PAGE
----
The gaps in our lexicon tell us who and what we as a society often overlook. As Alison Flowers notes in the introduction to her book Exoneree Diaries, there was a long time when the English language didn’t have a word for a person wrongfully convicted of a crime and later released from prison. “This book gives a name to those who do not have one: Exoneree,” she writes.
After their triumphant releases, we rarely hear more about the people whose lives are interrupted by lengthy prison stays for crimes they did not commit. Built on hundreds of interviews with exonerees, their family and friends, criminal justice experts, lawyers, investigators, and students, Exoneree Diaries tells the stories of four exonerees in the Indiana and Chicago area.
Flowers goes on to write in her introduction that living in Chicago gave her access to many exonerees, as Cook County leads the country in number of exonerations. Illinois has one of the more generous compensation laws in the country for those wrongfully convicted, awarding up to $200,000 to exonerees able to prove they are completely innocent—a higher standard of proof than it takes to convict them in the first place—and who are able to prove that they did nothing to assist their guilty verdict.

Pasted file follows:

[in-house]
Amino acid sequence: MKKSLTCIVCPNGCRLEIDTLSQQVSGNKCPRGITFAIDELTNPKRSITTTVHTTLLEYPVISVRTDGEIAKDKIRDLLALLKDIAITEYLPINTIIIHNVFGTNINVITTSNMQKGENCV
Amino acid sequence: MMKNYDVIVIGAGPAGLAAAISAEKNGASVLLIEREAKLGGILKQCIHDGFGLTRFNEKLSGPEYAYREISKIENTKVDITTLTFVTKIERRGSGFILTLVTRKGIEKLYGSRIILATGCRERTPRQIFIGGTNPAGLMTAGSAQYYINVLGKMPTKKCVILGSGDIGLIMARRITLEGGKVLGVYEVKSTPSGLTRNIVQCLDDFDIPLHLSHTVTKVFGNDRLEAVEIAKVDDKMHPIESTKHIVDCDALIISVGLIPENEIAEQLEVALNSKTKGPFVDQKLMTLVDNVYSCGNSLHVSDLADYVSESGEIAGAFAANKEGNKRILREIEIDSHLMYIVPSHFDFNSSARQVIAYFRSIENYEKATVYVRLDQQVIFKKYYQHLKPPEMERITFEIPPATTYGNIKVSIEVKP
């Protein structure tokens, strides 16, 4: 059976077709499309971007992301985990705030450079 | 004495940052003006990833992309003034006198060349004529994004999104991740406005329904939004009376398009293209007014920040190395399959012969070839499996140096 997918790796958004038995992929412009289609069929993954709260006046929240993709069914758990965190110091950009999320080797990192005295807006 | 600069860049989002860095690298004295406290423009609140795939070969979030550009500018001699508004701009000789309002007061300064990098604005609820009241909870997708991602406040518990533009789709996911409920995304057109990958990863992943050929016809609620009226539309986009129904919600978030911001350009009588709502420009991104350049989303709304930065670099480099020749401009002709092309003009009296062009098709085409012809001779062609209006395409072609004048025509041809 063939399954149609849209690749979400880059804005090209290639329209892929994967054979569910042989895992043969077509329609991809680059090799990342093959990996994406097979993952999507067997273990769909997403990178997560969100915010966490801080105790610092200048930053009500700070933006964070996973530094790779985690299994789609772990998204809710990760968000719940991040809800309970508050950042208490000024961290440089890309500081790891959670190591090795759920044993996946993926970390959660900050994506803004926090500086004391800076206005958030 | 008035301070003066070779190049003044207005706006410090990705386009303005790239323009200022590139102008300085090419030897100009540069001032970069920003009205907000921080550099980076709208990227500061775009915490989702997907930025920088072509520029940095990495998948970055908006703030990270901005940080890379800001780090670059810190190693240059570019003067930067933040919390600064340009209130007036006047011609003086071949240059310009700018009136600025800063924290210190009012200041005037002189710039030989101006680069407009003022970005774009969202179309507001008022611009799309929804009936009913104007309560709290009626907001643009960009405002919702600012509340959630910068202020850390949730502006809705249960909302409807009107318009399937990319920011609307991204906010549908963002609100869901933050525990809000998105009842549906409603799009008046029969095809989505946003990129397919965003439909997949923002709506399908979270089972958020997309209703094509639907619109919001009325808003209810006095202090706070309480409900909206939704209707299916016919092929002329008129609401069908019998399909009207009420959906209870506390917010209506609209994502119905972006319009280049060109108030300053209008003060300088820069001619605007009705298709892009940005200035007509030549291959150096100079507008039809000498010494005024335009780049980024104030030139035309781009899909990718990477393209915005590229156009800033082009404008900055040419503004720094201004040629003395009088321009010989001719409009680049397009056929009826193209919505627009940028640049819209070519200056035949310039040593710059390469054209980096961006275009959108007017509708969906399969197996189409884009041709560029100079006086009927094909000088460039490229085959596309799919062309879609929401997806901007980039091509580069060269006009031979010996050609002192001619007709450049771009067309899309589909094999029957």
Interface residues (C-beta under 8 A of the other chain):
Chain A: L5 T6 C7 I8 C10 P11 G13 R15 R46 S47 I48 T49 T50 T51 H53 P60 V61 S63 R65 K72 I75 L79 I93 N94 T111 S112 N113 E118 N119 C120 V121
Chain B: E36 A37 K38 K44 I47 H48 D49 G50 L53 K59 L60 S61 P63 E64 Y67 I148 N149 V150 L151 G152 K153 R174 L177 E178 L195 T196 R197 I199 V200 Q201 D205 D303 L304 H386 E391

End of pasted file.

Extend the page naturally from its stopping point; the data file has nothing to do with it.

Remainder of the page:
The book is separated into four sections, each telling the story of a different person: Kristine Bunch, Jacques Rivera, James Kluppelberg, and Antione Day. Flowers looks at how the four of them grapple with the complexities of returning to the world after being wrongly convicted. In deeply personal accounts, the book gives its readers a near-complete look at each exoneree’s life before, during, and after prison.
Though Exoneree Diaries does not include a narrative centering on a woman of color, it tries to be representative, offering the stories of a white woman, a black man, a Latino man, and a white man. And while the story of each exoneree is unique, they follow broadly similar patterns in their approach to life after release.
All four seek basic happiness: a stable roof over their heads, the ability to support themselves, and companionship. All four feel isolated, but create support networks based on family members and romantic partners, the lawyers and students that helped overturn their convictions, and fellow exonerees.
All four have a degree of difficulty reconnecting with their families after their prison stays. In 1996, Bunch was a young mother in Indiana when she was falsely convicted for arson in a fire that took the life of her three-year-old son. She was separated from her second son Trent, born a few months into her prison stay. Much of her chapter details attempts to build their relationship after her long absence.